Skewbald super-pony returns from multiple surgeries to contest dressage championships

  • A colic operation and surgery on all four legs has proved no barrier to the doughty Bryntegllwnynau Rocky Robin, who was competing in the elementary silver at the Petplan Winter Area Festival Championships 2024. The skewbald, who stands barely 14.2hh, is a super jack of all trades, having started out as a racing pony, then a Pony Clubber before become a championships dressage contender.

    “I’ve had him since he was four and I was 12 – and he’s now 17,” said his rider April Joynson. “We’ve come a long way, but there have been a lot of bumps in the road.”

    April bought Robin from a family who enjoyed pony racing, and he wasn’t fast enough. But nor did they envisage he’d be a dressage pony.

    “Mum was into dressage so she got me doing Pony Club and we cottoned on to the fact that he’s very rhythmical and has a lovely canter, so I had some decent scores and that’s how the journey started,” she explained.

    Robin’s not only flourished between the white boards, he also won a one-day event last year.

    Petplan Area Festival Championships 2024 contender: “Old but gold!”

    Robin had colic surgery in 2018, when the vets warned April “not to get my hopes up” for any competition prospects.

    “They said he was unlikely to return to ridden work and certainly not to compete in shows like today, no chance,” she said. “But he came back feeling really strong, and we got to the championships in 2020. We finished middle of the board but I was just happy to be there.”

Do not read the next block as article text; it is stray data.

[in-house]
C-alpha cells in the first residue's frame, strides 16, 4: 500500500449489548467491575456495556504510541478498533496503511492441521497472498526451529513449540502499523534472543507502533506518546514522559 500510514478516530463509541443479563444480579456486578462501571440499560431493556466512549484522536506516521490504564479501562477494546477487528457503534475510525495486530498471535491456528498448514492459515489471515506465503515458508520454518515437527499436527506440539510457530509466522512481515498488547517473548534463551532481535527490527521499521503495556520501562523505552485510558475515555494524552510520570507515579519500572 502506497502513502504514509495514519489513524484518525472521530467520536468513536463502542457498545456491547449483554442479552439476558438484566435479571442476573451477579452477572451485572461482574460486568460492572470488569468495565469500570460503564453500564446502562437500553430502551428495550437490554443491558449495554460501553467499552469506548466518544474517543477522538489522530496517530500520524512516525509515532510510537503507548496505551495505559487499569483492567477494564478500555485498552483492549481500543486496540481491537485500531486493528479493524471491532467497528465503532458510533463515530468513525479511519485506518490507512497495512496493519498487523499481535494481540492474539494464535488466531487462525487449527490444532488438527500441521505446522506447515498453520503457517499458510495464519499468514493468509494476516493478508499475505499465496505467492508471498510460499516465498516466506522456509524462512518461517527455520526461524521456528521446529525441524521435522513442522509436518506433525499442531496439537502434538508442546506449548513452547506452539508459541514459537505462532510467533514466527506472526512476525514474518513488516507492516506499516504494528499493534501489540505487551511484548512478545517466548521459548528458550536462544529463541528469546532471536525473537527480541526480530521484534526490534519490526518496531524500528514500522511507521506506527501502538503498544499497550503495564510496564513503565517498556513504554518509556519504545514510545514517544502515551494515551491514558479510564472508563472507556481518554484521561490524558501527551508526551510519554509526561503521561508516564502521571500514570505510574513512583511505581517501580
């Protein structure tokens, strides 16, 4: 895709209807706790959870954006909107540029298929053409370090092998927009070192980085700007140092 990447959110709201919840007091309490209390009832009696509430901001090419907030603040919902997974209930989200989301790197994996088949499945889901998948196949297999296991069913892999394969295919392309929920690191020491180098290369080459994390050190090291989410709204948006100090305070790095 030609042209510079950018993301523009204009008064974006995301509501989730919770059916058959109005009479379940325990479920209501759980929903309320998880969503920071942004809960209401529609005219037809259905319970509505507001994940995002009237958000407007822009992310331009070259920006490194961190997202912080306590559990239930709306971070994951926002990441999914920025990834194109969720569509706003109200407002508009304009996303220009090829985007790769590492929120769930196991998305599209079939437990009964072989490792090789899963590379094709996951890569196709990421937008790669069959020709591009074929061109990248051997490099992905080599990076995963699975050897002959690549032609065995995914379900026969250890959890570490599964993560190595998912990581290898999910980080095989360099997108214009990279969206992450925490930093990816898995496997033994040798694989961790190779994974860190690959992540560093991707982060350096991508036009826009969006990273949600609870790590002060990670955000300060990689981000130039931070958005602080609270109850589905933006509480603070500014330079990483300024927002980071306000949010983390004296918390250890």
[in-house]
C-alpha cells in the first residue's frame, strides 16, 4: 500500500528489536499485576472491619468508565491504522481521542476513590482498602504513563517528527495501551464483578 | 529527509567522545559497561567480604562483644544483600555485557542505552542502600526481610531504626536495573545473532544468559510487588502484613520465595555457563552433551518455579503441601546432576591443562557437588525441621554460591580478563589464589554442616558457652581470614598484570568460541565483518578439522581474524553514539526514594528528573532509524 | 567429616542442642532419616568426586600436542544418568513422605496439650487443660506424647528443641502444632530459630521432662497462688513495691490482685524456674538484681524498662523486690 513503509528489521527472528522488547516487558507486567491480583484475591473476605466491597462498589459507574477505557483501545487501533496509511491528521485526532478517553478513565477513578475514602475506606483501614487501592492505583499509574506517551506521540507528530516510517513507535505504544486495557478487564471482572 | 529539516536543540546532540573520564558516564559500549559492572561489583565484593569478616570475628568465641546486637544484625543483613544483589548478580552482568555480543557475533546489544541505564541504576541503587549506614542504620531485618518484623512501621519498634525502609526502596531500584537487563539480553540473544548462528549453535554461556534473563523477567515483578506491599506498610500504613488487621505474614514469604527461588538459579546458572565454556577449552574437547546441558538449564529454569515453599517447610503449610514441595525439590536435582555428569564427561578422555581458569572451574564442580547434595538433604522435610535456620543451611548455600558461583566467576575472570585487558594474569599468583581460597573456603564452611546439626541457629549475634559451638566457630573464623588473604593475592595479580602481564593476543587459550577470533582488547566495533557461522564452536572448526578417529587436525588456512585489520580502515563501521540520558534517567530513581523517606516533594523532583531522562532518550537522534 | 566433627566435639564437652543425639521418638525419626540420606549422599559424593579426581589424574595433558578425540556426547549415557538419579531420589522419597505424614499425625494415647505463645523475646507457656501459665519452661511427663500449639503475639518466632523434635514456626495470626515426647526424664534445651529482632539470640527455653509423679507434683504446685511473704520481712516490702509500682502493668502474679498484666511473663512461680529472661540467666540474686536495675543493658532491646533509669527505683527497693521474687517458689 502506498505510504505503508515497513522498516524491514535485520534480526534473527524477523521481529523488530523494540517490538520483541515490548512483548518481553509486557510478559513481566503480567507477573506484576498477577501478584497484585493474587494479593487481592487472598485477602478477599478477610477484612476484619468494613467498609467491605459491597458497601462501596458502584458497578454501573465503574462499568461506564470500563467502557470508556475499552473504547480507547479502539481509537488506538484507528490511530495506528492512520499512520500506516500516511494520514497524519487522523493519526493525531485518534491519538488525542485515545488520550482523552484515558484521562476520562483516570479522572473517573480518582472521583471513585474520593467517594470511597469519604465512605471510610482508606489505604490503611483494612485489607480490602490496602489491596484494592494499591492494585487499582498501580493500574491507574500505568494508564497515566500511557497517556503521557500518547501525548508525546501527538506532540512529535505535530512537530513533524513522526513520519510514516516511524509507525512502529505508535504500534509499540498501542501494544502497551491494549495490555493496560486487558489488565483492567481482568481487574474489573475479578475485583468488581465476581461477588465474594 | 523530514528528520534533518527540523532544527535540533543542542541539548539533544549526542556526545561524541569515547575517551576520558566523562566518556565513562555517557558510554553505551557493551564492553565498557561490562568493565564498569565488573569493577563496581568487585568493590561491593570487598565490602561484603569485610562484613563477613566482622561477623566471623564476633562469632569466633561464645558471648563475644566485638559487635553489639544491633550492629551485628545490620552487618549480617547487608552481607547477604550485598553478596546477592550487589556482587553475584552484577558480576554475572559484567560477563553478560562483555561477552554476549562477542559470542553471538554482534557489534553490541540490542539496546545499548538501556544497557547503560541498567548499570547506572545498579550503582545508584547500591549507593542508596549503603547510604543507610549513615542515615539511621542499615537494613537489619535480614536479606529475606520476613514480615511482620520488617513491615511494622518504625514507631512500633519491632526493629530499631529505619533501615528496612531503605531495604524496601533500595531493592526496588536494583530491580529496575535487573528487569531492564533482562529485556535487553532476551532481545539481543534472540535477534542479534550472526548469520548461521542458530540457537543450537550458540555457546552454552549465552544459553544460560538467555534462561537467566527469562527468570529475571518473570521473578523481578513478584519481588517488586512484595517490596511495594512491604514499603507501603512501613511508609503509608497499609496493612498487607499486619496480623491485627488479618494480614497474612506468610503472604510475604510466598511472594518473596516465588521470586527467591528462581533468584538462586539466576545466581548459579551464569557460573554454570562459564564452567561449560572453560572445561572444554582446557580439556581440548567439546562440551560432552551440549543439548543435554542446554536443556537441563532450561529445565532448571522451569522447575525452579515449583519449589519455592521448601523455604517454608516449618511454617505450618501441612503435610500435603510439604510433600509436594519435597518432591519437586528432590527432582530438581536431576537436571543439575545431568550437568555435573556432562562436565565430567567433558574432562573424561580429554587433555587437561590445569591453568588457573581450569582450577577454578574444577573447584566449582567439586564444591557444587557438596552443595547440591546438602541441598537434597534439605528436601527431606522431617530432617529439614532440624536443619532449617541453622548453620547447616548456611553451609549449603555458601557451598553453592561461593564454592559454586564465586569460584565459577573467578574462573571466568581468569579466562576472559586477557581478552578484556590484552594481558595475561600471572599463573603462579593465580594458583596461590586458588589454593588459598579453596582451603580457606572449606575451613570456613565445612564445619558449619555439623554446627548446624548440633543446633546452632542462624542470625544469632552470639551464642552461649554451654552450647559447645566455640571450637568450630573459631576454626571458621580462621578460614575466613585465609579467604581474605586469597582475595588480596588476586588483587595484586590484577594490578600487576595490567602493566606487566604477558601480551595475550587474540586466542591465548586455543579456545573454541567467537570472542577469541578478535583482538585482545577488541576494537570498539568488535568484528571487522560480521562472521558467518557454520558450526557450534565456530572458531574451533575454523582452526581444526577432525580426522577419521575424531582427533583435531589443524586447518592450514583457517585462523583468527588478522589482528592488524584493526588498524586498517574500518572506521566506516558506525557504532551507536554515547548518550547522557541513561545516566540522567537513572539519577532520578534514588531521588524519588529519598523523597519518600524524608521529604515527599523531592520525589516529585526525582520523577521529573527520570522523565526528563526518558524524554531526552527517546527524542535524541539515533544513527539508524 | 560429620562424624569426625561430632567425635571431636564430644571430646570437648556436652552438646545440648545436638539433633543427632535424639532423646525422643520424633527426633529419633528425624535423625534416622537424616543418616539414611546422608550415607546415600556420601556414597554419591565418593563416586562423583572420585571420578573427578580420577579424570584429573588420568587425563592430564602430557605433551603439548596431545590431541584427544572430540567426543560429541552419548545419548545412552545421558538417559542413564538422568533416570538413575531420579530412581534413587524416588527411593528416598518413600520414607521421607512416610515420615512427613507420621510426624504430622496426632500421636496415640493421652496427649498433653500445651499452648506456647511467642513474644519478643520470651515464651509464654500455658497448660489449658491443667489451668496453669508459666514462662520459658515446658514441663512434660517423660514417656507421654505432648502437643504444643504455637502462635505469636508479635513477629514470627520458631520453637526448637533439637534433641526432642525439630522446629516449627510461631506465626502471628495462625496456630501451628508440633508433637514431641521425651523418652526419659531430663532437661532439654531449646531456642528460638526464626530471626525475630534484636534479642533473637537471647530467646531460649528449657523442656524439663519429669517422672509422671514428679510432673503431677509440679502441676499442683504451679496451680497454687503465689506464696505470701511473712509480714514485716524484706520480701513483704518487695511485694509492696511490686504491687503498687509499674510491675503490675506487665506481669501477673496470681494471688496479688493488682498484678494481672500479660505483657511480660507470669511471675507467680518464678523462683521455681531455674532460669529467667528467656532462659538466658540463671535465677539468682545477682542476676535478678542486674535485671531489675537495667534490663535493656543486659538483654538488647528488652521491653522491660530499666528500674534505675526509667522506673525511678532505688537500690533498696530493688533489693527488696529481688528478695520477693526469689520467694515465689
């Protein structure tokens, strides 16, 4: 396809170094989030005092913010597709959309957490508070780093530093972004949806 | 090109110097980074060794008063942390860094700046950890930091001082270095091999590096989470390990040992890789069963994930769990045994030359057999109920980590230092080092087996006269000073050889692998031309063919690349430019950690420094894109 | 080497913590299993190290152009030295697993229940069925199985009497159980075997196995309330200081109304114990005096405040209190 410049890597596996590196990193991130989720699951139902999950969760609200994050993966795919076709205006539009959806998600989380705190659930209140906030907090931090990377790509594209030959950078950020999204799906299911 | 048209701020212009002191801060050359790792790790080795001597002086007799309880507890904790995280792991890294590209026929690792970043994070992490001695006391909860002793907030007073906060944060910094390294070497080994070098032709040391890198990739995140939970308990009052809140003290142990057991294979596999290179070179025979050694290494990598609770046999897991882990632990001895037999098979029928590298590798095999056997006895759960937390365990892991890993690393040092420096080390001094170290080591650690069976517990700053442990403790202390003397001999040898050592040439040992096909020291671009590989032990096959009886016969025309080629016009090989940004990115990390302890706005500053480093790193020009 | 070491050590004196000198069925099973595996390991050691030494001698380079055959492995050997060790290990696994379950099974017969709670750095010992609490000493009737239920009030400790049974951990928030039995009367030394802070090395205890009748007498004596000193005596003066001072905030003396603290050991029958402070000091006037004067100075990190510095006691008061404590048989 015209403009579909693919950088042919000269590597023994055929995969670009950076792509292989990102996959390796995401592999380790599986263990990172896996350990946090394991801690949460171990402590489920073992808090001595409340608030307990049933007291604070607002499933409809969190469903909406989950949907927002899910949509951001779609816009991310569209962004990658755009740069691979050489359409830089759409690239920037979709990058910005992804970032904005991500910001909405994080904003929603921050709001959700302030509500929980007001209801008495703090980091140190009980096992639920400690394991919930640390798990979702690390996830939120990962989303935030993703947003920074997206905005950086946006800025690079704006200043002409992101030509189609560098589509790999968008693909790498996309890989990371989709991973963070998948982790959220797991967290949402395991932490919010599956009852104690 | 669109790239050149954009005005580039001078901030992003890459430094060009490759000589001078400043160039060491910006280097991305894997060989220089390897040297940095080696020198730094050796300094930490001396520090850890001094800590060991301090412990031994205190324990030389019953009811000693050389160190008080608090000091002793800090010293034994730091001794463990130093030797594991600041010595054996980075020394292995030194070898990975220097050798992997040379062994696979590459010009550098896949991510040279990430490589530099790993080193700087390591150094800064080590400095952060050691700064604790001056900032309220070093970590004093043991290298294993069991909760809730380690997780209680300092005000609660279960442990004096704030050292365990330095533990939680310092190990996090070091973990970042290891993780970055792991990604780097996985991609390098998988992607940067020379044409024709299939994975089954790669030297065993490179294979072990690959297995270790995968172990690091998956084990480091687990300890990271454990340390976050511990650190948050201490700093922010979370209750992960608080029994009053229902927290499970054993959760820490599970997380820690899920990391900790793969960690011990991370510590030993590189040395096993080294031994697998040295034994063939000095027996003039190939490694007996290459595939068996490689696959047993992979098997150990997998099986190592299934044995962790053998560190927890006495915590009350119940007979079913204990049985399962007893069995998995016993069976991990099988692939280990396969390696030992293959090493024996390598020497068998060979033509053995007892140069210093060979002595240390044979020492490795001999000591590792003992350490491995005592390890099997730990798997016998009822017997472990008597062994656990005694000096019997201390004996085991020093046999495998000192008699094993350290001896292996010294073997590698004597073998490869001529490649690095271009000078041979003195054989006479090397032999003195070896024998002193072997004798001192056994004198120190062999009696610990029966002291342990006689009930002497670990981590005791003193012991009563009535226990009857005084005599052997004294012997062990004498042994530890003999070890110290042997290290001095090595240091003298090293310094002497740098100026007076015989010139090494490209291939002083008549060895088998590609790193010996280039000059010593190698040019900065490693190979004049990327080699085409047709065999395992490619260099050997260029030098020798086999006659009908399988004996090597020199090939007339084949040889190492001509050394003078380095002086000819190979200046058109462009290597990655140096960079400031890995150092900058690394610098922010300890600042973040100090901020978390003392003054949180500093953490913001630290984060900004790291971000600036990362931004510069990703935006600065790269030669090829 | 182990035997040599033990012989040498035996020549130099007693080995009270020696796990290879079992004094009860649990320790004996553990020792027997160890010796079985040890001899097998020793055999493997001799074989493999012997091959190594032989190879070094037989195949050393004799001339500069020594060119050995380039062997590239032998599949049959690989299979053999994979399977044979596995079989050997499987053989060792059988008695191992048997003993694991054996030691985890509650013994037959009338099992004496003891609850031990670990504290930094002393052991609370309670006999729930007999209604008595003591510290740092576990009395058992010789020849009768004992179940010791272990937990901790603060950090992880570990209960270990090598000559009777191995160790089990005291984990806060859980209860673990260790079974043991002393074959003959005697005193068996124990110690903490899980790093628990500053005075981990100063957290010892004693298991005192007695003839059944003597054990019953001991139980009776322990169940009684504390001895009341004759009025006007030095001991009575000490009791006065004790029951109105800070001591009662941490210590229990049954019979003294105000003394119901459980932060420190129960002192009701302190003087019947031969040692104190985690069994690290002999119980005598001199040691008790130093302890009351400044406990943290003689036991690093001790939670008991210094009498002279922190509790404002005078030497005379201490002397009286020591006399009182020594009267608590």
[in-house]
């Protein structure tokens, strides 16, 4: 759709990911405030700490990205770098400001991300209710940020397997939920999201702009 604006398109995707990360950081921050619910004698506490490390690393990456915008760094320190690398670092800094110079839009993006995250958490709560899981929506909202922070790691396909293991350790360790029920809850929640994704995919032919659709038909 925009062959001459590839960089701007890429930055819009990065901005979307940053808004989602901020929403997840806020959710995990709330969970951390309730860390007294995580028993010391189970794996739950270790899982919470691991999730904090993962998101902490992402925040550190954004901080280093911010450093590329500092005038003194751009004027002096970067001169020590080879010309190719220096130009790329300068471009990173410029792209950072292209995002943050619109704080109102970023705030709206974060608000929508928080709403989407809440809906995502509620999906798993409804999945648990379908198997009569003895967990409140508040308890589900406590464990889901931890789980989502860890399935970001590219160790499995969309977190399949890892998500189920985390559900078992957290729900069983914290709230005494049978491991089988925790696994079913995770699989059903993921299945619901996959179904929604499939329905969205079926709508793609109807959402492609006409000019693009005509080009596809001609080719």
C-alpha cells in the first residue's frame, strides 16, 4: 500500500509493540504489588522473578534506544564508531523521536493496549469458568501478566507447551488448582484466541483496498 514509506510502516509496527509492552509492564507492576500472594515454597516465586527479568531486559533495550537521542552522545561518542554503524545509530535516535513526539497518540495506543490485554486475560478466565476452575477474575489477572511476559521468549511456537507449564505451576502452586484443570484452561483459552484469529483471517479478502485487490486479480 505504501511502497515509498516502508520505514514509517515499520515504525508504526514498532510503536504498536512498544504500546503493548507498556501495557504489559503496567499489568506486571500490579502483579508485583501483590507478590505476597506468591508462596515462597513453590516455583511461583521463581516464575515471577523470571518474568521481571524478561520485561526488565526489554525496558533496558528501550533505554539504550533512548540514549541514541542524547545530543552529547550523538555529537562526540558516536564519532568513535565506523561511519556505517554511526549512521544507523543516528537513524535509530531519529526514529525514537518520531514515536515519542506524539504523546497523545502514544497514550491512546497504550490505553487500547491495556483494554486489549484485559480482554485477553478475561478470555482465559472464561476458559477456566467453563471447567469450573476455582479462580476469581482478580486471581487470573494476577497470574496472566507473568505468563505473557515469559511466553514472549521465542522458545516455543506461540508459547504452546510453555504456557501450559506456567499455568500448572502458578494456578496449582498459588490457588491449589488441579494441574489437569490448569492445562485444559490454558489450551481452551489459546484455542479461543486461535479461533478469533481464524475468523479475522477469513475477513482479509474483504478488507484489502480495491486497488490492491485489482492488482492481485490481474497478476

Then last year, he had his palmar annular ligaments operated on, first the hinds, followed by the forelegs.

    “He was supposed to have six months’ complete rest, and then six months’ rehab, so I thought I’d have to miss this, but after four months the vet said he was good to go and to crack on. So my first show was the qualifiers and we finished a close second. Then he got a personal best in a medium, so he’s getting better and better – old but gold!

    “It doesn’t always go perfectly, but he’s adorable and always tries his best. He’s a dream pony. Although it wasn’t always like that – as a four-year-old I was on the floor most of the time.”

    Their performance in this class was not their best – “sadly today he decided to have a couple of canters in the medium trot” – and April rued comparing her ride to her rivals.

    “We had a few blips, because I asked too much, but that’s where as a rider you have to adapt to your horse,” she said. “I look around the arenas here and it gets in my head that I should be doing a bigger trot, and they need to sit more, uphill, go, go, go. And that’s where he says, ‘I had better canter, I can’t do any more on my little legs’.”

    They finished 20th in a field of nearly 40 on 66.37%. Bethany Edginton won the class on Nelson HD on a score of 73.24%.

    Dealing with “eau de cheval”

    It’s not only Robin working his socks off. April works full time in marketing for an engineering company.

    “It’s tricky – a lot of early mornings,” she says. “I get up at 5.30am, muck them out, put them out and start work at 7.30am. I’m lucky the office is about 20 minutes from the yard. I always make jokes that if I smell, please tell me and I’ll quickly put more perfume on but [my colleagues] know the drill, like if I have a bit of straw in my hair, they’ll tell me I might want to grab that out!”

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